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    14 Valentines That Are Perfect for Doctors

    Updated 02/11/2020

    With Valentine’s Day just around the corner, we thought you may need a Valentine’s Day card that really speaks from the heart. One of our healthcare-themed valentines is sure to send the message you are looking for.

    Plus, if you’re studying for the boards, we’ve added in board-focused points from our Internal Medicine Core about the condition presented in some of  the Valentines. They're just ridiculous enough that these board-focused points are sure to stick in your brain. 


    You must be a premature ventricular contraction, cause you make my heart skip a beat. Doctor Valentine

    What You Need to Know About Premature Ventricular Contraction for the ABIM Boards 

    Premature ventricular contraction (PVC):

    • The QRS complex occurs earlier than expected (premature), is wider than normal, and has a higher amplitude than normal.
    • P wave is obscured in the QRS complex.
    • T wave is inverted .
    • The next RR interval is longer than normal. This is called a full compensatory pause. The SA node is not reset by the ventricular depolarization–hence, the P wave march out normally.

    A ventricular escape beat can occur if the sinus pause is long enough and no atrial or junctional pacemakers kick in. The PVC comes early; the escape beat comes late.

    Remember: junctional escape = narrow (40-60 bpm), and ventricular escape = wide

    (20-40 bpm). Medication and certain illnesses can affect these rates. 



    Are you a pleural effusion? Cause I can't breathe when you're around. Doctor Valentine

    What You Need to Know About Pleural Effusion for the ABIM Boards 

    Pleural effusions are either transudative or exudative. They are distinguished by comparing total protein and LDH in the effusion to that in the serum. Also, LDH level (in units/L) in the effusion is an independent indicator. One can send labs in 2 stages or, as is more commonly done, send all at once, particularly if the etiology is not clear or if there is concern for infection (I.e. empyema and/or parapneumonic effusion). 

    PA chest–right-side pleural effusion  Source: Vinay Maheshwari, MD

    PA chest–right-side pleural effusion

    Source: Vinay Maheshwari, MD



    You must be aphasia, cause you leave me speechless. Doctor Valentine.

    What You Need to Know About Middle Cerebral Artery Strokes and Aphasia for the ABIM Boards 

    Most middle cerebral artery (MCA) stem occlusions are from emboli. MCA strokes result in: 

    • Contralateral weakness (hemiplegia), which is denser if the internal capsule is involved;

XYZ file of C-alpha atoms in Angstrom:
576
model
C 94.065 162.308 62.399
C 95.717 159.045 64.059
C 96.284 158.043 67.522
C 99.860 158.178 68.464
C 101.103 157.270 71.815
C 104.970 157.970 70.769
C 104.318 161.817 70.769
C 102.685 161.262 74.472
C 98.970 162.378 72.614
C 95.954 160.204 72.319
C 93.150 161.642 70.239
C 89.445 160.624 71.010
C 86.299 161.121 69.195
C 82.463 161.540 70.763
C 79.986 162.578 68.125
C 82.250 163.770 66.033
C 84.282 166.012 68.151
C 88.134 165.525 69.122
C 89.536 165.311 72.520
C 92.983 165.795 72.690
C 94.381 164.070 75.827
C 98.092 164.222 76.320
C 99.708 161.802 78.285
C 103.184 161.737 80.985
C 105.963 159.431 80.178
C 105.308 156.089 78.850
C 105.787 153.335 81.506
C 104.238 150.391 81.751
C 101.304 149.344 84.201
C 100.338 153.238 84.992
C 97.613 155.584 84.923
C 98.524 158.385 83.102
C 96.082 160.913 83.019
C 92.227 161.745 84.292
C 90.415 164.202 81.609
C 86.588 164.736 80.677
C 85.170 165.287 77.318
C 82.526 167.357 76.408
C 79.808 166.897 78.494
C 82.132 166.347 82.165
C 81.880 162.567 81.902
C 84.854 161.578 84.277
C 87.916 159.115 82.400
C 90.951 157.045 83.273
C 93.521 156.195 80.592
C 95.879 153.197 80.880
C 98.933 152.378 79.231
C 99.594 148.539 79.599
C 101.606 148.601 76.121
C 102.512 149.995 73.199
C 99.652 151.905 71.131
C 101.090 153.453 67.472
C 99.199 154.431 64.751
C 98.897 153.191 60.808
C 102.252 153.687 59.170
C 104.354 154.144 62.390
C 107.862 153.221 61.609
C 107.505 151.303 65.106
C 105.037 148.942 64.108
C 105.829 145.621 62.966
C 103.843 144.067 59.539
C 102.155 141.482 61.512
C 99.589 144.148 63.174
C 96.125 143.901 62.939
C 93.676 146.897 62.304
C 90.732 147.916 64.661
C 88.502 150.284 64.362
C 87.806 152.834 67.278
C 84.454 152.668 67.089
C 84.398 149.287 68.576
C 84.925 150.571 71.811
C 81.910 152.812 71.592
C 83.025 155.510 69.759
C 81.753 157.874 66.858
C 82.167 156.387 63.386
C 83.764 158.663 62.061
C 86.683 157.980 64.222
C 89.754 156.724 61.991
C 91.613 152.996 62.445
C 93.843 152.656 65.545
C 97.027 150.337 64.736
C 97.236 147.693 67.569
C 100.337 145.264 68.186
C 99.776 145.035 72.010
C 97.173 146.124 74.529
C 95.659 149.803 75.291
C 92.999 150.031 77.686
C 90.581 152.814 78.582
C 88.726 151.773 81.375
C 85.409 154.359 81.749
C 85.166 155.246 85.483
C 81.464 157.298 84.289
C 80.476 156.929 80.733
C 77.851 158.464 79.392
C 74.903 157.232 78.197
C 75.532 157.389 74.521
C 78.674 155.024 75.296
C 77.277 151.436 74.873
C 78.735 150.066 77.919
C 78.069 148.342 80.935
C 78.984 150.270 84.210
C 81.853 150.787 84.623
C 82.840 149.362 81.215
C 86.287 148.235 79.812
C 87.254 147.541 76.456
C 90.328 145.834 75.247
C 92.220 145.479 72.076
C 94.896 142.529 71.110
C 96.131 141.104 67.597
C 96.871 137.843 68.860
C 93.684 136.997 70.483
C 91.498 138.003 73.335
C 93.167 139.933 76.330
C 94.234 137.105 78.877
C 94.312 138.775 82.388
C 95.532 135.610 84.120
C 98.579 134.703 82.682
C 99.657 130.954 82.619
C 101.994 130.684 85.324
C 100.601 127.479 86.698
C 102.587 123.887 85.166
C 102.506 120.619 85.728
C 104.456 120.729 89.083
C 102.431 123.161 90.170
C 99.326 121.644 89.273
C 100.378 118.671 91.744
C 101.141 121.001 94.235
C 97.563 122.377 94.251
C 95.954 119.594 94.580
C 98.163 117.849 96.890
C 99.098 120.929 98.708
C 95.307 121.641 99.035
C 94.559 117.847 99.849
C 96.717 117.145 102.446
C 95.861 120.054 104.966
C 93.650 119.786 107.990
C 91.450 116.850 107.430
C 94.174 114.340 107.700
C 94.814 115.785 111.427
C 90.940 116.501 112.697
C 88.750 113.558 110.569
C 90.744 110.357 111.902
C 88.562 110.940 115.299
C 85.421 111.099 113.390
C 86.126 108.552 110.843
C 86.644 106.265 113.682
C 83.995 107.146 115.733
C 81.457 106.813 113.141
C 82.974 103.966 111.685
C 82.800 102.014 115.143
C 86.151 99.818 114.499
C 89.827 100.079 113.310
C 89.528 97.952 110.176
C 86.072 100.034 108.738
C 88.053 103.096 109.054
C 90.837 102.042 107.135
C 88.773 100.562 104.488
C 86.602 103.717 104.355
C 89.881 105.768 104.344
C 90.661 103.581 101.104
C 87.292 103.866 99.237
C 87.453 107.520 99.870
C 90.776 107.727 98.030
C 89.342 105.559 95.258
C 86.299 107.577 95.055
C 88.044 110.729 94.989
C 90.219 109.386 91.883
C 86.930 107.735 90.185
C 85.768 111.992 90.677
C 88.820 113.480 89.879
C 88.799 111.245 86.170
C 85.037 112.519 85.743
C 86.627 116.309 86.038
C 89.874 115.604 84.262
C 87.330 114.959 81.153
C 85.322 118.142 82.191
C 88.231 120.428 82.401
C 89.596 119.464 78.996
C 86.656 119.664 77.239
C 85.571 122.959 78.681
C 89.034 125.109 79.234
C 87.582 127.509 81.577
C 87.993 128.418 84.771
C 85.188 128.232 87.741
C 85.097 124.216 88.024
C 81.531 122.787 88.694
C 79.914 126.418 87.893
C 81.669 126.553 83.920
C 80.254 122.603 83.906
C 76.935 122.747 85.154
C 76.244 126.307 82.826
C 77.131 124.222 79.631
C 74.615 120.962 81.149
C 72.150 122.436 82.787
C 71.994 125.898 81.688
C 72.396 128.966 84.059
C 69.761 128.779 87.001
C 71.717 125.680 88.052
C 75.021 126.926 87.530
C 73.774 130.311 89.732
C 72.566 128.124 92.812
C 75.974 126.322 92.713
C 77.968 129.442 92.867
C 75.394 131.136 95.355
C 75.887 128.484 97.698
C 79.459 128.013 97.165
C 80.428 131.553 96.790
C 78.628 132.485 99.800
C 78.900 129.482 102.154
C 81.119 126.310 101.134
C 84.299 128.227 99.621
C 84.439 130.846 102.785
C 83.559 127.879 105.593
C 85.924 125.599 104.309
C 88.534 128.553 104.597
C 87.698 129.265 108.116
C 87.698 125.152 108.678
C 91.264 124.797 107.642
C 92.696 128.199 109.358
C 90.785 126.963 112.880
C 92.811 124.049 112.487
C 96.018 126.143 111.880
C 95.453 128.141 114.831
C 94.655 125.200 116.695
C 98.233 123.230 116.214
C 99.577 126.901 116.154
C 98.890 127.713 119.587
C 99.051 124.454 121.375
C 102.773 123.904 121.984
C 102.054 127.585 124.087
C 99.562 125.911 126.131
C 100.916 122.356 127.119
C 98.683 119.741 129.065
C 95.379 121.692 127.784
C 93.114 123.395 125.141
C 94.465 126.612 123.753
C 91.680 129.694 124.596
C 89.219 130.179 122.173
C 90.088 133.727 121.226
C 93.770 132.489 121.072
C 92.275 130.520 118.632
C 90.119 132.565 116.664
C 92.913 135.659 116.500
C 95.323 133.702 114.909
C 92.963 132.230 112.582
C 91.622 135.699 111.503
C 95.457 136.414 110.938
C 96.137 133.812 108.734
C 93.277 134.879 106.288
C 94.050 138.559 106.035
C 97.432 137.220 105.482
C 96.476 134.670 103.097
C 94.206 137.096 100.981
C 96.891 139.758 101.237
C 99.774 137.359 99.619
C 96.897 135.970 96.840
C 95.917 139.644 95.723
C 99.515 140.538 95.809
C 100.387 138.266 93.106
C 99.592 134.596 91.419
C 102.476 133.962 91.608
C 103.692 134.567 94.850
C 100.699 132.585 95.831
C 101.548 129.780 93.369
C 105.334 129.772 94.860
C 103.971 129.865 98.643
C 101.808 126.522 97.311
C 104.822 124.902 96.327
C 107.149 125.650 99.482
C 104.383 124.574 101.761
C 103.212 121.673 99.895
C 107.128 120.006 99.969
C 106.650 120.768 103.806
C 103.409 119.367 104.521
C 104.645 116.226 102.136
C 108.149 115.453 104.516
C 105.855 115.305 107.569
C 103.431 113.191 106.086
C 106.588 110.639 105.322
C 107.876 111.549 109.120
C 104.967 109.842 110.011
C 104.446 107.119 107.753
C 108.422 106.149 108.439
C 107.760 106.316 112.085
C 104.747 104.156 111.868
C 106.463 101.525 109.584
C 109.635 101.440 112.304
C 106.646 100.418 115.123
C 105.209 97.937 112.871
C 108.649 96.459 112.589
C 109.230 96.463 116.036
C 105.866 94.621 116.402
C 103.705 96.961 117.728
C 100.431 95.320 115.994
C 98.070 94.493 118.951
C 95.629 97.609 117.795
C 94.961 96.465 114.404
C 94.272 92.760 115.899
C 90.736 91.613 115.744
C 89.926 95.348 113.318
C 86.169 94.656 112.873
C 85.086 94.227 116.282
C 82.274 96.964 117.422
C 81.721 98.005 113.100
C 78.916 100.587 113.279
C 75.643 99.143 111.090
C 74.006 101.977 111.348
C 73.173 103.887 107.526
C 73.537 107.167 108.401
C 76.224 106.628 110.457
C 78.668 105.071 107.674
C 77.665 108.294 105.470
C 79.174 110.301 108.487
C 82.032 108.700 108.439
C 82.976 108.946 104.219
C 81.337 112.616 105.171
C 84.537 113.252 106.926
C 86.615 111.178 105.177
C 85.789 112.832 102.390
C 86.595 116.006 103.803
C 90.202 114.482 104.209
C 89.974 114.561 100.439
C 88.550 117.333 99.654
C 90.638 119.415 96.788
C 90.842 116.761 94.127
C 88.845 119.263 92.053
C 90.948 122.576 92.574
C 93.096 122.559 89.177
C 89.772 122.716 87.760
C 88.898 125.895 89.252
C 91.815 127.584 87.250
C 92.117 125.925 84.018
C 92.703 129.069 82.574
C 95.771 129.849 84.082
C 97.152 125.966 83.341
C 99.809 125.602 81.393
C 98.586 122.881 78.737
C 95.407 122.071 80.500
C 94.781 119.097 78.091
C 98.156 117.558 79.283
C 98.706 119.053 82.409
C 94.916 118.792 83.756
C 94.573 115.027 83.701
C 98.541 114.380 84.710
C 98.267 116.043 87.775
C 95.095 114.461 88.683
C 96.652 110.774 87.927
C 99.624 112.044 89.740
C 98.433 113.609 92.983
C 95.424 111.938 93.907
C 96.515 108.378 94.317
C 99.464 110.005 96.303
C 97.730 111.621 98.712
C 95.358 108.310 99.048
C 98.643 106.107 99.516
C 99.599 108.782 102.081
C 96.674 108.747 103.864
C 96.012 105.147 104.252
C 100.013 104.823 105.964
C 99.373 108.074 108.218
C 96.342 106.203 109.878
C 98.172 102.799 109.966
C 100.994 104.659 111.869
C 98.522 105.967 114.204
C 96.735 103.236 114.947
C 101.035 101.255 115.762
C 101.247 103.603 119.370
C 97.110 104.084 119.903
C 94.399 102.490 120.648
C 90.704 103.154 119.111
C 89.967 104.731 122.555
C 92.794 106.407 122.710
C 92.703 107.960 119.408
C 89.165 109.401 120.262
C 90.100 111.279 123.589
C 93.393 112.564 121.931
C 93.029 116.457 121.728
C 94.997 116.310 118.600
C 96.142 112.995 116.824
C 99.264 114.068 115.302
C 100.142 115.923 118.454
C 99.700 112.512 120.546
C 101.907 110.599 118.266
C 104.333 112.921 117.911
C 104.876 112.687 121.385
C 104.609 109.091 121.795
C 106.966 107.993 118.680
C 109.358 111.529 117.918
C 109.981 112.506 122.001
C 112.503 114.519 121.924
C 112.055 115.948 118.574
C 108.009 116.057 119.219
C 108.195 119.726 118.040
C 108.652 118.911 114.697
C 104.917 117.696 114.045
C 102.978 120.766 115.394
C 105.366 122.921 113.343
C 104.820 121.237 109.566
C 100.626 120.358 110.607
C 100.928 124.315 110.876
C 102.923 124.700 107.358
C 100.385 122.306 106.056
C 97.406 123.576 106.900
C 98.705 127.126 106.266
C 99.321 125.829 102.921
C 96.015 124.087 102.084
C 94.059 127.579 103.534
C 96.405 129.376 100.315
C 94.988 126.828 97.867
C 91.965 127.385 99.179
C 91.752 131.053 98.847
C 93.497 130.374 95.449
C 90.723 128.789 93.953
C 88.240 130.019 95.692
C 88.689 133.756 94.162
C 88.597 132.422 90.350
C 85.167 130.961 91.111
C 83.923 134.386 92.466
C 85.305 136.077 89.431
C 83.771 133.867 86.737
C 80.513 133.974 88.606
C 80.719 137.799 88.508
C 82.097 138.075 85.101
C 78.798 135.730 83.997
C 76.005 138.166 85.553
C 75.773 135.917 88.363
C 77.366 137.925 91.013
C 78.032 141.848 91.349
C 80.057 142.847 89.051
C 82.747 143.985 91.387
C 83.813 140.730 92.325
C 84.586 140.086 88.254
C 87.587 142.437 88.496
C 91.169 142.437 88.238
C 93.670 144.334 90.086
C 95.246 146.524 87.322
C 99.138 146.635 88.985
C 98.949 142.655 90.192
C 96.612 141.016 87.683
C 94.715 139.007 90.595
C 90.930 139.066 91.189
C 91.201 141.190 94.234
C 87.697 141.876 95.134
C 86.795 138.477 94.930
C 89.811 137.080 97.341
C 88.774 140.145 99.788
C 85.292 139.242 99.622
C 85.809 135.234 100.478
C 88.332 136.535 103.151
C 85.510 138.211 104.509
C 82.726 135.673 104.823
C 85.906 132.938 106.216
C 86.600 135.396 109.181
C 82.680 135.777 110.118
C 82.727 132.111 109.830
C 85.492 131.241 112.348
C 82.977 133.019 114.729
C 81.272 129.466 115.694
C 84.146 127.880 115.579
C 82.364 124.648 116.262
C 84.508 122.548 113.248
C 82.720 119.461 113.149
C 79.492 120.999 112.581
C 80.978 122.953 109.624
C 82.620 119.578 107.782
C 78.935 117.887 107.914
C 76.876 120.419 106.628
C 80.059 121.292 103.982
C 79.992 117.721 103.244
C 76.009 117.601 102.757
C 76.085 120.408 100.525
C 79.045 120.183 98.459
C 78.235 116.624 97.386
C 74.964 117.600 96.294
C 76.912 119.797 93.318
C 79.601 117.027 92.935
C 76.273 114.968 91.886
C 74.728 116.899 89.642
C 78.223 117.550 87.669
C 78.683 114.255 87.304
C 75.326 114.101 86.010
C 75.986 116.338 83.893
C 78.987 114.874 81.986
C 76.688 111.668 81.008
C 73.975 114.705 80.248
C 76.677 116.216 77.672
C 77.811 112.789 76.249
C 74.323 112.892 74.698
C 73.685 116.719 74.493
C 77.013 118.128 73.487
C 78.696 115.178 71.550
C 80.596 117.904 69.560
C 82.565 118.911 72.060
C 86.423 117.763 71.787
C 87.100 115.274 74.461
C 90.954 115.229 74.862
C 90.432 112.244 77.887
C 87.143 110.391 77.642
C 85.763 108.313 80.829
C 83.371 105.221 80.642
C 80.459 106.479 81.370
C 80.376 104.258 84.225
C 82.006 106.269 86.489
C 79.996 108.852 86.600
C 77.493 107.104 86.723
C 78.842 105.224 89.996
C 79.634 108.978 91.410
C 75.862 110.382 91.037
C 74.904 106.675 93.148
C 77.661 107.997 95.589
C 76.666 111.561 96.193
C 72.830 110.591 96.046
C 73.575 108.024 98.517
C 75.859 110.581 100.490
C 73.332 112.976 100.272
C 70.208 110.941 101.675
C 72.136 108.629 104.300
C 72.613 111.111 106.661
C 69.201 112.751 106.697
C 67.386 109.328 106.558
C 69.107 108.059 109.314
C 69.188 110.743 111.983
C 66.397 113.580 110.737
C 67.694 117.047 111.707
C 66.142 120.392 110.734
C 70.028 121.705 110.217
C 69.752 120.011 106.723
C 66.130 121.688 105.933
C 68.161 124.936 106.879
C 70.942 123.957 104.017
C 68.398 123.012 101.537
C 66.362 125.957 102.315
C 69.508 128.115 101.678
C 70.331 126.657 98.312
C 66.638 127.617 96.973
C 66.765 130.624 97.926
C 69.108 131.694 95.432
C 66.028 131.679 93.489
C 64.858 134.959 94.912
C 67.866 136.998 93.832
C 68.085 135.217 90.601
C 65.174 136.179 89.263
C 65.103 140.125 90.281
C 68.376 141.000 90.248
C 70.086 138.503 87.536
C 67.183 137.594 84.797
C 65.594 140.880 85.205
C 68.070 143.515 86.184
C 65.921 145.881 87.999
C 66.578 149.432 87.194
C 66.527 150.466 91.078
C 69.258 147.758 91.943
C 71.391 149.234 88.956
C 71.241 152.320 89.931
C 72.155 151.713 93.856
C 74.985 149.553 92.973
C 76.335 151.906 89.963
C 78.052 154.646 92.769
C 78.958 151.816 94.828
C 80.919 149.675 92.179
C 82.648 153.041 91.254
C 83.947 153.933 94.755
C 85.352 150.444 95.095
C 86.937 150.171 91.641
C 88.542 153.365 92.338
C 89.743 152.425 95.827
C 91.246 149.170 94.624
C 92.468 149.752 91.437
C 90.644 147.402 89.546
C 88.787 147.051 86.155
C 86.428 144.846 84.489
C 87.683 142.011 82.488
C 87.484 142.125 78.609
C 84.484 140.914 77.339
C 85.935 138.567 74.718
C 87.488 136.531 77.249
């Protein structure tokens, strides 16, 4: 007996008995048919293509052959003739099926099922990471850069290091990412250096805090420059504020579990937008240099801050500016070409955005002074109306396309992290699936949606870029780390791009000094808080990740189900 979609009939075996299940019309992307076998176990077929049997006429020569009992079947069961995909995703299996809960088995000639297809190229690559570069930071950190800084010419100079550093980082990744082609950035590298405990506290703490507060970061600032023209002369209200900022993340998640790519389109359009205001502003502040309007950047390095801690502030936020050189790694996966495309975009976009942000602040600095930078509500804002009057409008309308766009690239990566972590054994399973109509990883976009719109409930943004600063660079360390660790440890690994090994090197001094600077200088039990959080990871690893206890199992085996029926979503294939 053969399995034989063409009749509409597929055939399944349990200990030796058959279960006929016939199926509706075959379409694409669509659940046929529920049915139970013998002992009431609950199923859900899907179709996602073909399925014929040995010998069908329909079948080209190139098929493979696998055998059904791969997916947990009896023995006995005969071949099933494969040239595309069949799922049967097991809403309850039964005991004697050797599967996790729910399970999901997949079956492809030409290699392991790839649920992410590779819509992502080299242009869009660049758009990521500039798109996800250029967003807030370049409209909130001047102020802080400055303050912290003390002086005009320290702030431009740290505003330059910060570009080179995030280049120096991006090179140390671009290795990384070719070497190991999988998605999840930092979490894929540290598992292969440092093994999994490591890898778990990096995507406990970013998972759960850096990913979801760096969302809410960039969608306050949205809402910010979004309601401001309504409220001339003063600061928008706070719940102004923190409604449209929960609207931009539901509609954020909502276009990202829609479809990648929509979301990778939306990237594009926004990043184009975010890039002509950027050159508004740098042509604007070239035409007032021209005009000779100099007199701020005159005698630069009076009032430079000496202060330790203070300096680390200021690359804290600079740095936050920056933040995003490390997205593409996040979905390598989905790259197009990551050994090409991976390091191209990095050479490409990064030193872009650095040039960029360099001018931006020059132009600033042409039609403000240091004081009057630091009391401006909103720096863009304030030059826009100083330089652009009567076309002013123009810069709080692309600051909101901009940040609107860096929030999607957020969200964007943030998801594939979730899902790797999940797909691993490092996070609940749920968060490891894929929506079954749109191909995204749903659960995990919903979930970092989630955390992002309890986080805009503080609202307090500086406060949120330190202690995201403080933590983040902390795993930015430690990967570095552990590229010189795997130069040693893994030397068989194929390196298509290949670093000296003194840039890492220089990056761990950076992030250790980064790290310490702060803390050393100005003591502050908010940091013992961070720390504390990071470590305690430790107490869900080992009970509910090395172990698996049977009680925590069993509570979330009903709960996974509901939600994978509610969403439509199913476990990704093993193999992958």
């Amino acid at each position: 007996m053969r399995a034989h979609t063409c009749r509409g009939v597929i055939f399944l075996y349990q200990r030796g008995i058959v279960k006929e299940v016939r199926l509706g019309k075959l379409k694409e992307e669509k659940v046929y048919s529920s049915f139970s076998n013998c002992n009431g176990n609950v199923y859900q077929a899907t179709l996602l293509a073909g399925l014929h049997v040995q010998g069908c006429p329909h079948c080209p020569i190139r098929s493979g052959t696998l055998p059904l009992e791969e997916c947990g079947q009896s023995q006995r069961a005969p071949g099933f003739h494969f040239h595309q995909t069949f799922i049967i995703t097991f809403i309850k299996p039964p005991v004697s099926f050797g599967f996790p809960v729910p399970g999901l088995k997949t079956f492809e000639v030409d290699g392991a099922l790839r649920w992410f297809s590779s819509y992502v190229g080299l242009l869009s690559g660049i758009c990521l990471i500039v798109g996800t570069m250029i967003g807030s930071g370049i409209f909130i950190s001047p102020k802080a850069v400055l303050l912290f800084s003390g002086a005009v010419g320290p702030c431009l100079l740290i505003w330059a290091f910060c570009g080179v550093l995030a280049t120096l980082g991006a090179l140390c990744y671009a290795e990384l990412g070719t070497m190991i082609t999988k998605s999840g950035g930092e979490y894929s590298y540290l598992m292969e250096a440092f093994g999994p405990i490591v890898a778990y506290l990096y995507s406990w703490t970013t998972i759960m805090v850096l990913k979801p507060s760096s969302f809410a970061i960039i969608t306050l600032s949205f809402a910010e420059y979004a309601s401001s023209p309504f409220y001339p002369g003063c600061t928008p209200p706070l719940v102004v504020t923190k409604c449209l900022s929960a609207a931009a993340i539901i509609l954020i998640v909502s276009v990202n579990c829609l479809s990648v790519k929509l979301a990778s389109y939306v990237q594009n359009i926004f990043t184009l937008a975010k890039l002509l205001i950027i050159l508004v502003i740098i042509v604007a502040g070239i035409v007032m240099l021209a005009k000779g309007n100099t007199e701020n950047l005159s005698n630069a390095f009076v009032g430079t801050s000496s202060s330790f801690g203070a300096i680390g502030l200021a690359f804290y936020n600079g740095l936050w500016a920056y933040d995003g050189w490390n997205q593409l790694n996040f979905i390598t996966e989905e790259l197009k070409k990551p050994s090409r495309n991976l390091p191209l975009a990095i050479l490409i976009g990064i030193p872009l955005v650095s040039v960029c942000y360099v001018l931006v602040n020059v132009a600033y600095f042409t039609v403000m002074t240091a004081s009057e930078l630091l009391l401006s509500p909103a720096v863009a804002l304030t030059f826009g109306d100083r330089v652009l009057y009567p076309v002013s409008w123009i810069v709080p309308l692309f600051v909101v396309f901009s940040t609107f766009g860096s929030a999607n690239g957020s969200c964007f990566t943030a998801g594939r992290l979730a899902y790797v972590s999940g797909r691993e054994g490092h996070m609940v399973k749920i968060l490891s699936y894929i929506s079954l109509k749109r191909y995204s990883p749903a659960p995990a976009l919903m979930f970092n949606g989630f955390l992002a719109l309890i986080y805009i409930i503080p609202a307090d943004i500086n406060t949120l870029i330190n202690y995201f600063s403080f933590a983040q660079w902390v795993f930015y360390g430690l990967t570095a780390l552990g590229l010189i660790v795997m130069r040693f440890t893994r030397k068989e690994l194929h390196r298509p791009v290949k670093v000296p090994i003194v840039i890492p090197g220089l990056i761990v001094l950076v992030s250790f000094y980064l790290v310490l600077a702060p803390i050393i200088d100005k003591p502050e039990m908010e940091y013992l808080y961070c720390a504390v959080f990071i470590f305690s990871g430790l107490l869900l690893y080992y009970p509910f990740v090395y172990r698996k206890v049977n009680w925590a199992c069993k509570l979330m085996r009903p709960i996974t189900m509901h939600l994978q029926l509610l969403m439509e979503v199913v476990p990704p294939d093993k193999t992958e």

• Contralateral sensory loss (hemianesthesia); and a 
    • Contralateral homonymous hemianopia.

    CT of MCA stroke CT of MCA Stroke

    The weakness pattern follows a lateral homunculus pattern: The face and arm are more affected than the leg on the contralateral side of the body compared to the brain lesion. 

    If the dominant hemisphere is involved (the left side in most people, even left-handed individuals), these patients experience aphasia. Examples of dominant hemisphere MCA strokes and their presenting signs:

    • A lesion that affects the lower part of the left frontal lobe (Broca area) causes expressive (a.k.a Broca) aphasia. These patients understand language, but they have trouble forming words and sentences, so their speech is nonfluent and effortful. 
    • A lesion at the boundary of the temporal and parietal lobes causes a fluent or sensory aphasia, called Wernicke aphasia. These patients cannot comprehend written or spoken language and have errors in their spontaneous speech, often speaking in invented words, called neologisms. 
    • An extensive infarction can produce global aphasia, which is both expressive and sensory. 



    Are you tachycardia? Cause when I'm around you my heart rate accelerates. Doctor Valentine.

    What You Need to Know About Ventricular Tachycardia for the ABIM Boards 

    Ventricular tachycardia (VT) is defined as ≥ 3 sequential QRS complexes of ventricular origin at a rate of ≥ 100 bpm. 

    Nonsustained: duration of < 30 seconds

    Sustained: duration of > 30 seconds, or causes hemodynamic collapse in < 30 seconds

    ECG criteria indicative of VT

    • AV dissociation 
    • Fusion and capture beats 
    • Northwest axis (between -90° and +/- -180°) 
    • Positive or negative concordance in precordial leads 
    • Absence of rS complex in all precordial leads 
    • If rS is present, r to S time > 100 msec 
    • QRS width of > 140 msec with a RBBB 
    • QRS width of > 160 msec with a LBBB


    Aorta tell you how much I love you. Doctor Valentine.

    What You Need to Know About Coarctation of the Aorta for the ABIM Boards

    Know that a bicuspid aortic valve occurs in ~50% of patients with coarctation of the aorta (COA)!


    Some Other Fun Healthcare Related Valentines 

    I'd stay up all night studying our chemistry. Doctor Valentine.

    I want tibia your Valentine. Doctor Valentine.

    I ulna want to be with you. Doctor Valentine.

    I lobe you. Doctor Valentine.

    Can you CME trying to make eye contact from across the room? Doctor Valentine.

    Don't MOC my strong feelings for you. Doctor Valentine.

    You're all the medicine I need. Doctor Valentine.

    You're off the charts. Doctor Valentine.

    I'm stuck on you. Doctor Valentine.

    Share a laugh with a friend this Valentine's Day by sharing your favorite Valentine with them! And check out the Core for more about premature ventricular contractions, pleural effusions, aphasia, and tachycardia.

    Happy Valentine’s Day from MedStudy.

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